Information visualization focused on the creation of approaches for conveying abstract information in intuitive ways."Data analysis is an indispensable part of all applied research and problem solving in industry. The most fundamental data analysis approaches are visualization, data mining, machine learning methods. Among these approaches, information visualization, or visual data analysis, is the most reliant on the cognitive skills of human analysts, allows the discovery of unstructured actionable insights that are limited only by human imagination and creativity; the analyst does not have to learn any sophisticated methods to be able to interpret the visualizations of the data. Information visualization is a hypothesis generation scheme, which can be, is followed by more analytical or formal analysis, such as statistical hypothesis testing; the modern study of visualization started with computer graphics, which "has from its beginning been used to study scientific problems. However, in its early days the lack of graphics power limited its usefulness.
The recent emphasis on visualization started in 1987 with the special issue of Computer Graphics on Visualization in Scientific Computing. Since there have been several conferences and workshops, co-sponsored by the IEEE Computer Society and ACM SIGGRAPH", they have been devoted to the general topics of data visualisation, information visualization and scientific visualisation, more specific areas such as volume visualization. In 1786, William Playfair published the first presentation graphics. Cartogram Cladogram Concept Mapping Dendrogram Information visualization reference model Graph drawing Heatmap HyperbolicTree Multidimensional scaling Parallel coordinates Problem solving environment Treemapping Information visualization insights are being applied in areas such as: Scientific research Digital libraries Data mining Information graphics Financial data analysis Health care Market studies Manufacturing production control Crime mapping eGovernance and Policy Modeling Notable academic and industry laboratories in the field are: Adobe Research IBM Research Google Research Microsoft Research Panopticon Software Scientific Computing and Imaging Institute Tableau Software University of Maryland Human-Computer Interaction Lab VviConferences in this field, ranked by significance in data visualization research, are: IEEE Visualization: An annual international conference on scientific visualization, information visualization, visual analytics.
Conference is held in October. ACM SIGGRAPH: An annual international conference on computer graphics, convened by the ACM SIGGRAPH organization. Conference dates vary. EuroVis: An annual Europe-wide conference on data visualization, organized by the Eurographics Working Group on Data Visualization and supported by the IEEE Visualization and Graphics Technical Committee. Conference is held in June. Conference on Human Factors in Computing Systems: An annual international conference on human-computer interaction, hosted by ACM SIGCHI. Conference is held in April or May. Eurographics: An annual Europe-wide computer graphics conference, held by the European Association for Computer Graphics. Conference is held in April or May. PacificVis: An annual visualization symposium held in the Asia-Pacific region, sponsored by the IEEE Visualization and Graphics Technical Committee. Conference is held in March or April. For further examples, see: Category:Computer graphics organizations Computational visualistics Data art Data Presentation Architecture Data visualization Geovisualization Infographics Patent visualisation Software visualization Visual analytics List of information graphics software List of countries by economic complexity, example of Treemapping Ben Bederson and Ben Shneiderman.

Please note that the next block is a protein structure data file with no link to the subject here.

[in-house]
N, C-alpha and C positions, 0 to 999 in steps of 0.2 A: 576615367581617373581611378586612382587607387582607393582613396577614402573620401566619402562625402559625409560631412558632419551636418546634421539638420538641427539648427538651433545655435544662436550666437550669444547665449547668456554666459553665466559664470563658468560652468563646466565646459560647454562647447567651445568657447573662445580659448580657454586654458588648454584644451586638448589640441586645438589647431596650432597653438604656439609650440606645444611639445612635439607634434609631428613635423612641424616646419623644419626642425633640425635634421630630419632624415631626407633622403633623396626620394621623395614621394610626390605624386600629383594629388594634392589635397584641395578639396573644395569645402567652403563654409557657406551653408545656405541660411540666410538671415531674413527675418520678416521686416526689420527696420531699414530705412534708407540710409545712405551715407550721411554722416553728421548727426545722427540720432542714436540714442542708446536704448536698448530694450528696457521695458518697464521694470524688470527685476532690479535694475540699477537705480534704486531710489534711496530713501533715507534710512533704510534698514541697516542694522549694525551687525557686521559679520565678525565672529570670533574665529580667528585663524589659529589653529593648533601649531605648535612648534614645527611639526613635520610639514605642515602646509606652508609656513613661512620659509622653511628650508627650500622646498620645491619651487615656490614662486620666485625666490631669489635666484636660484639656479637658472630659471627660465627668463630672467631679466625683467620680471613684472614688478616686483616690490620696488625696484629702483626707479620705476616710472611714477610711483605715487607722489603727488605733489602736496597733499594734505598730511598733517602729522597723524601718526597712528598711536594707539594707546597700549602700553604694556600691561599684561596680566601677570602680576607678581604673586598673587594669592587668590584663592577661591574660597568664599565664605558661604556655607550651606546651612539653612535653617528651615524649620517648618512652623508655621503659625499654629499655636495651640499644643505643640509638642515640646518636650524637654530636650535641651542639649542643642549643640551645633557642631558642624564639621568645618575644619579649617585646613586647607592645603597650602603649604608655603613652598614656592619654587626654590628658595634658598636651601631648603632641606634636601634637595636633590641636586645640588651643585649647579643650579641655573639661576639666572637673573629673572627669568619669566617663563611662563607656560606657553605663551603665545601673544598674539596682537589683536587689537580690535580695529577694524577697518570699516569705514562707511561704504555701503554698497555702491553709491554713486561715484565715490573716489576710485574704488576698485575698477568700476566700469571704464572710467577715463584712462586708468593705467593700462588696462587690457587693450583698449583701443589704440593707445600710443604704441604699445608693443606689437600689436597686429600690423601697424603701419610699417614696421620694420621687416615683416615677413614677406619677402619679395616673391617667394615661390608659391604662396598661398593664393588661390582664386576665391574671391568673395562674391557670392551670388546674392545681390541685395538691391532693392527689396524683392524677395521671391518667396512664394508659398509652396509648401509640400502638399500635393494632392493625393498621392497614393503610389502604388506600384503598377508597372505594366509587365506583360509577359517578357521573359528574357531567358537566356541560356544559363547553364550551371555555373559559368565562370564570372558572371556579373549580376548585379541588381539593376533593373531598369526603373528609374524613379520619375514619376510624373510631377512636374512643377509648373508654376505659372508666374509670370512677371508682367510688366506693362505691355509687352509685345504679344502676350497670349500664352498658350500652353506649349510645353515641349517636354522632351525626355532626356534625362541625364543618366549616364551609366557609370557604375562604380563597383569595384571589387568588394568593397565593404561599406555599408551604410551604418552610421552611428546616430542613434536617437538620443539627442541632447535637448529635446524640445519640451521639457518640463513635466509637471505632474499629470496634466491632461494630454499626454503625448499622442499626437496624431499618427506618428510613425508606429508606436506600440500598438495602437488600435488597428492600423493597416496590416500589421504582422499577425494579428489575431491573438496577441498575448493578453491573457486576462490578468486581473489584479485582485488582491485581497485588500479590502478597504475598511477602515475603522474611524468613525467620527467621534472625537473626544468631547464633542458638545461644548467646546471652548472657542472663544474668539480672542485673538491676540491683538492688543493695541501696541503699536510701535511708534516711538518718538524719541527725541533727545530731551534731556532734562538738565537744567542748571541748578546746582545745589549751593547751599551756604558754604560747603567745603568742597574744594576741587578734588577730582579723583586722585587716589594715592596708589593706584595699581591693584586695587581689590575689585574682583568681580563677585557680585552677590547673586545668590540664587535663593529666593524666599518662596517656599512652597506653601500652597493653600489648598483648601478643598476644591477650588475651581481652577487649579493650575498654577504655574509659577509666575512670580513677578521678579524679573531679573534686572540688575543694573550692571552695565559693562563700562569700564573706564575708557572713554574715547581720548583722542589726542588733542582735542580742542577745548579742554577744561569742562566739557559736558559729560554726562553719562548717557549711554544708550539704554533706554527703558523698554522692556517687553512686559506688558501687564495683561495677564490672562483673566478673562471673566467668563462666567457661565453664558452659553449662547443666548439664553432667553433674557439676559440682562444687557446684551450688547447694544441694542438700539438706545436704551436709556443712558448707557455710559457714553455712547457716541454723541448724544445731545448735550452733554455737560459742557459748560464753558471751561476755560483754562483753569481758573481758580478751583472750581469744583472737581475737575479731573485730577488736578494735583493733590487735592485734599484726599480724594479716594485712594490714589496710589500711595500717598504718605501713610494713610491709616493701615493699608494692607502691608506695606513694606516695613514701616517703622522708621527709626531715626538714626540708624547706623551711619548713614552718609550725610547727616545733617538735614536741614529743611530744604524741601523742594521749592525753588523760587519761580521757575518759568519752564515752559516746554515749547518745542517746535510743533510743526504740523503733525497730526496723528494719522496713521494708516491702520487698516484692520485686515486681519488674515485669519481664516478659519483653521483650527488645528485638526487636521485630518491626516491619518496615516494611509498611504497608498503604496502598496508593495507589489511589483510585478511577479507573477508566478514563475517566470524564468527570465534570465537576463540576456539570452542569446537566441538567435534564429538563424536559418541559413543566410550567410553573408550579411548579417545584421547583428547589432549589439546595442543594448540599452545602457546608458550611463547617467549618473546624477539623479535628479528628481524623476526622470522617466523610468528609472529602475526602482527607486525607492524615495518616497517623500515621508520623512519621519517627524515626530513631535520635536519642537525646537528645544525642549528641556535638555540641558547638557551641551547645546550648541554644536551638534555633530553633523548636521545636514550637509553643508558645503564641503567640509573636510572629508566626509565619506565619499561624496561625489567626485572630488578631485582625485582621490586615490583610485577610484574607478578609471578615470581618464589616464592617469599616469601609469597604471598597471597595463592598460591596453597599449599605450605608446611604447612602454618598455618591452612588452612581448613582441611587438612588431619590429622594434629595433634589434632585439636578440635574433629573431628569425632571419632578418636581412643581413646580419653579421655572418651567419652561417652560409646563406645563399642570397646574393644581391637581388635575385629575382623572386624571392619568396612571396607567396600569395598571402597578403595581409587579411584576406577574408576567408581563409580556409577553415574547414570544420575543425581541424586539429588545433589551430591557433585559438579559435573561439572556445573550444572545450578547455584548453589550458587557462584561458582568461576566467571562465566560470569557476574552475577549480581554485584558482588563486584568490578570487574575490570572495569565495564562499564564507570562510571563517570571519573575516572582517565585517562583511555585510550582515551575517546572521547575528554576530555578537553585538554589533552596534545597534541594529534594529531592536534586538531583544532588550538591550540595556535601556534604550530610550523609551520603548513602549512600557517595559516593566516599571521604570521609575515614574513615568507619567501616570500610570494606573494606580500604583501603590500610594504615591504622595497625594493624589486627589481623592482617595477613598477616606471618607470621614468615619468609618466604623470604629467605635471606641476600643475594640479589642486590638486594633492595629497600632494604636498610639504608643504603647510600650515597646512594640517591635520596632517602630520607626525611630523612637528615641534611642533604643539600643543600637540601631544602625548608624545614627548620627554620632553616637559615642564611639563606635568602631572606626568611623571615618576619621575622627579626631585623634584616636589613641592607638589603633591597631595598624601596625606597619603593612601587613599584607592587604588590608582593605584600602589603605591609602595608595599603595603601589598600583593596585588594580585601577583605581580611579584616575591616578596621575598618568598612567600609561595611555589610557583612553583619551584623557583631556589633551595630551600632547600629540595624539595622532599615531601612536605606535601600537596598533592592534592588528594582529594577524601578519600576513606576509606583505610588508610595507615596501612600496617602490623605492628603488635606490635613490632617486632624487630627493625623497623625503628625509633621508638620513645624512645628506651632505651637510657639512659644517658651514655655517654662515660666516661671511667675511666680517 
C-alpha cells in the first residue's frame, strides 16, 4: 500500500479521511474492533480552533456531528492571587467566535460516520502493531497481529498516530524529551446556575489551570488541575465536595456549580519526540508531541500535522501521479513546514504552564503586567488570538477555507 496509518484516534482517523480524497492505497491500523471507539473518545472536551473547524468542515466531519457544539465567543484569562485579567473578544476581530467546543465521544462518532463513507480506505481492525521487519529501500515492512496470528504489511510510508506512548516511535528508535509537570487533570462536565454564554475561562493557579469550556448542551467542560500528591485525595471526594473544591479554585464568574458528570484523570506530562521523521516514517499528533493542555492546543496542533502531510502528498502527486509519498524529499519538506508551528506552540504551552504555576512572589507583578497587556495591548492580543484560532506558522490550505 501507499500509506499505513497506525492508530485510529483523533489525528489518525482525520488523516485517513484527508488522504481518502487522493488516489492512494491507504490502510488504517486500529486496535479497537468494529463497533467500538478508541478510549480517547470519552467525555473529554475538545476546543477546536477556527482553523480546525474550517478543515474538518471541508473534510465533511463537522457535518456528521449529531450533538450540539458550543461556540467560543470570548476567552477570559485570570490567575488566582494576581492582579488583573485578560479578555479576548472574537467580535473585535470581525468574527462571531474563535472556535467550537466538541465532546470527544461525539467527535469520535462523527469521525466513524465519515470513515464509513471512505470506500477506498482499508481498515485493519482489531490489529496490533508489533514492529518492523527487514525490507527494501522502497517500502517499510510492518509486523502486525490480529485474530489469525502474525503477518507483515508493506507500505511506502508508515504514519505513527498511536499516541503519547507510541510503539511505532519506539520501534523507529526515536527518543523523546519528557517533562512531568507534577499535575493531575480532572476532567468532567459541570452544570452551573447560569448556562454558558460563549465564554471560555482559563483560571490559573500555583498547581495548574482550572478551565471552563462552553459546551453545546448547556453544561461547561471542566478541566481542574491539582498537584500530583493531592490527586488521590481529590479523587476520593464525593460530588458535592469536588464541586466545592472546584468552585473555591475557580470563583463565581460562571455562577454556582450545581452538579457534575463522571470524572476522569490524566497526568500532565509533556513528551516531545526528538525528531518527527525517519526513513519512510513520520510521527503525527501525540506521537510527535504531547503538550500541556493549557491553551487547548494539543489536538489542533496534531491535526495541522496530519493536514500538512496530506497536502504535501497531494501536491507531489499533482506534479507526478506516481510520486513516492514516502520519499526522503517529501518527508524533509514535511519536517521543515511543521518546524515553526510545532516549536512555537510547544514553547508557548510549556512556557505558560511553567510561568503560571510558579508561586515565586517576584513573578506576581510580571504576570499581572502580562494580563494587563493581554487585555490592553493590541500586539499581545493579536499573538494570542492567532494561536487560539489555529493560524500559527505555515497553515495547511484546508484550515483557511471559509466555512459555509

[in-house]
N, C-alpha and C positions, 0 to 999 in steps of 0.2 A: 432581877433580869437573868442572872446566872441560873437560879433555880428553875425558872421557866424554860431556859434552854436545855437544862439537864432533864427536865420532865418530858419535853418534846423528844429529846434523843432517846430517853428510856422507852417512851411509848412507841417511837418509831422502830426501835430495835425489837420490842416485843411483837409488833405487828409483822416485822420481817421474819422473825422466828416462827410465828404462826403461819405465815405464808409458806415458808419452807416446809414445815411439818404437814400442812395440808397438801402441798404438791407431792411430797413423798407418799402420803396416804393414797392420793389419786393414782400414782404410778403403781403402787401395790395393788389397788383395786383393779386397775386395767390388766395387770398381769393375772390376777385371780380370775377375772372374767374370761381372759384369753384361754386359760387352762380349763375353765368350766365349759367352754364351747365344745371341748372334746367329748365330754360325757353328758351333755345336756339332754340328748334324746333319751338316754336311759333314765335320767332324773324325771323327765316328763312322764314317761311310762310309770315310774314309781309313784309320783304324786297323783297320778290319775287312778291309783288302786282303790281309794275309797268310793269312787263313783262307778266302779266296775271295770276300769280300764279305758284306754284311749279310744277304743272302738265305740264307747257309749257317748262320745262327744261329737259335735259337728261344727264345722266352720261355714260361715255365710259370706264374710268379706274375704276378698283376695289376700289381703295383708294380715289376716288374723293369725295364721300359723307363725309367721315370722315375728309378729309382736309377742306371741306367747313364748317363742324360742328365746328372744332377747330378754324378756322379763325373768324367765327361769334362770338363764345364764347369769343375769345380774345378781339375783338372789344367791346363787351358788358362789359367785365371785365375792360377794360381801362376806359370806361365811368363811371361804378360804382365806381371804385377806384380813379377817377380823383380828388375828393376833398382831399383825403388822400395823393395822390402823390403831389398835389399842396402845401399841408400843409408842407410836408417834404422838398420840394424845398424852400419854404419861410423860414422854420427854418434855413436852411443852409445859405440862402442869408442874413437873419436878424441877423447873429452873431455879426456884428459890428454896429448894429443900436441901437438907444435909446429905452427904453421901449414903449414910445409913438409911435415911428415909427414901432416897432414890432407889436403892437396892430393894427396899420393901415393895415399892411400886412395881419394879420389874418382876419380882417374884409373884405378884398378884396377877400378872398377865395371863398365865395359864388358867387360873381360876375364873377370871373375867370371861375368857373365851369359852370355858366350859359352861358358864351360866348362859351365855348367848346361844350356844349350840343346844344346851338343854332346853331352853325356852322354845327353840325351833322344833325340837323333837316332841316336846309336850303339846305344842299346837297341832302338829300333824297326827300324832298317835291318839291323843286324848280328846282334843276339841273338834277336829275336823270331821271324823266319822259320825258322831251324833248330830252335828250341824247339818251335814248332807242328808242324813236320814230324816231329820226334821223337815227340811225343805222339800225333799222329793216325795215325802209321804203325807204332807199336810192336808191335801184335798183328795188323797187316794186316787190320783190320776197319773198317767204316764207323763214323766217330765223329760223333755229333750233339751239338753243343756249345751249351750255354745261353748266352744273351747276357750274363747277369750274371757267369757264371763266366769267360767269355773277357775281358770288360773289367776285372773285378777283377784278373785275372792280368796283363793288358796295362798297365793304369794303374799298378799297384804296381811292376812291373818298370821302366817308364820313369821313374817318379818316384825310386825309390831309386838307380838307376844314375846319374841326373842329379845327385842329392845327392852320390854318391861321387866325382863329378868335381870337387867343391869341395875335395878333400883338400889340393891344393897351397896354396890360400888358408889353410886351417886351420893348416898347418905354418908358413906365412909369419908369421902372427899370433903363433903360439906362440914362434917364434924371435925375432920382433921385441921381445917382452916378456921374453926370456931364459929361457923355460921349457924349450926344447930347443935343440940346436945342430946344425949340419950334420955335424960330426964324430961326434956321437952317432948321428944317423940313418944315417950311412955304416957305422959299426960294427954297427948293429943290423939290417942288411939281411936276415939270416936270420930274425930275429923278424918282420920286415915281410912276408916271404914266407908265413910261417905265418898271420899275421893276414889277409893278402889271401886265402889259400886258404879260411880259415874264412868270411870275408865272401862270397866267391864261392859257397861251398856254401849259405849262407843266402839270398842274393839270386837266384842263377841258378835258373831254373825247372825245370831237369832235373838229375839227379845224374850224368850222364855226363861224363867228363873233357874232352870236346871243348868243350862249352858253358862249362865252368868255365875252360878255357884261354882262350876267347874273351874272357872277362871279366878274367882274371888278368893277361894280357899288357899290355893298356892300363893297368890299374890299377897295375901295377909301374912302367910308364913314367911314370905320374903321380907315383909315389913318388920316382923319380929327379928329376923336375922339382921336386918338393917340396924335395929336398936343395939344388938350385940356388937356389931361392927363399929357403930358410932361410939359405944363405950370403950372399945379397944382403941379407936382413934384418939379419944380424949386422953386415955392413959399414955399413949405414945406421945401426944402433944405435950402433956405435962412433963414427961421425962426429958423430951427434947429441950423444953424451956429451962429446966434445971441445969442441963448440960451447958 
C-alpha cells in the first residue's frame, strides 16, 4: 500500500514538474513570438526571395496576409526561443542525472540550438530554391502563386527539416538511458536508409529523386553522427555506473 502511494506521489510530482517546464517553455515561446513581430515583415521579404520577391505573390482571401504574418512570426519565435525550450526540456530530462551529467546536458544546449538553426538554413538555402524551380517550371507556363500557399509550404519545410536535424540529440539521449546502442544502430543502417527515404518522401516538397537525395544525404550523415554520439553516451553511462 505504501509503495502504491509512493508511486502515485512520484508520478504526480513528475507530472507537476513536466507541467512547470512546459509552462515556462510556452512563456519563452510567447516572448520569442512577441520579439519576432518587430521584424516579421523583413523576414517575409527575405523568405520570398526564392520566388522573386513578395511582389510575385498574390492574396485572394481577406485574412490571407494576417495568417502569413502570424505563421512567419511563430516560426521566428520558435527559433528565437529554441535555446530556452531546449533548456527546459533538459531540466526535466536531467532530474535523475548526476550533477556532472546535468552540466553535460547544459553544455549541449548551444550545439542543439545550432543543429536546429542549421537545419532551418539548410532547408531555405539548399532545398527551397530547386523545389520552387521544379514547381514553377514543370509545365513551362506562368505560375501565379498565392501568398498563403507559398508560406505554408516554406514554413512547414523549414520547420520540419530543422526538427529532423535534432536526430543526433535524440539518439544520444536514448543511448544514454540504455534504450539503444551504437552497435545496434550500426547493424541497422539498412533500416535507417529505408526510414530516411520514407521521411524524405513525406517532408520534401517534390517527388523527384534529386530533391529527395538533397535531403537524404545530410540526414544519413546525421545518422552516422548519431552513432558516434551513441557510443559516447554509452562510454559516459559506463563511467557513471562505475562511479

The Craft of Information Visualization: Readings and Reflections. Morgan Kaufmann. Stuart K. Card, Jock D. Mackinlay and Ben Shneiderman. Readings in Information Visualization: Using Vision to Think, Morgan Kaufmann Publishers. Jeffrey Heer, Stuart K. Card, James Landay. "Prefuse: a toolkit for interactive information visualization". In: ACM Human Factors in Computing Systems CHI 2005. Andreas Kerren, John T. Stasko, Jean-Daniel Fekete, Chris North. Information Visualization – Human-Centered Issues and Perspectives. Volume 4950 of LNCS State-of-the-Art Survey, Springer. Riccardo Mazza. Introduction to Information Visualization, Springe
A software house is a company whose primary products are various forms of software, software technology and software product development. Software houses are companies in the software industry. There are a number of different types of software houses: Large and well-known companies producing Commercial off-the-shelf, such as Microsoft, SAP AG, Oracle Corporation, HP, Adobe Systems and Red Hat Smaller companies that produce custom software for other companies and entrepreneurs, such as RIKSOF Companies producing specialized Commercial off-the-shelf software, such as Panorama, Siebel Systems, GazitIT, Enigma Technologies Companies producing Software as a Service SaaS, such as Google, LinkedIn Companies producing software components, such as Developer Express, ComponentOne and Sohn Software Application Service Provider such as Salesforce Companies producing bespoke software for vertical industries or particular geographical regionsAll of these may be categorized in one or many of the following: contractual - when the software house is contracted to deliver some particular software from outside product development - when it produces ready to use, packaged software.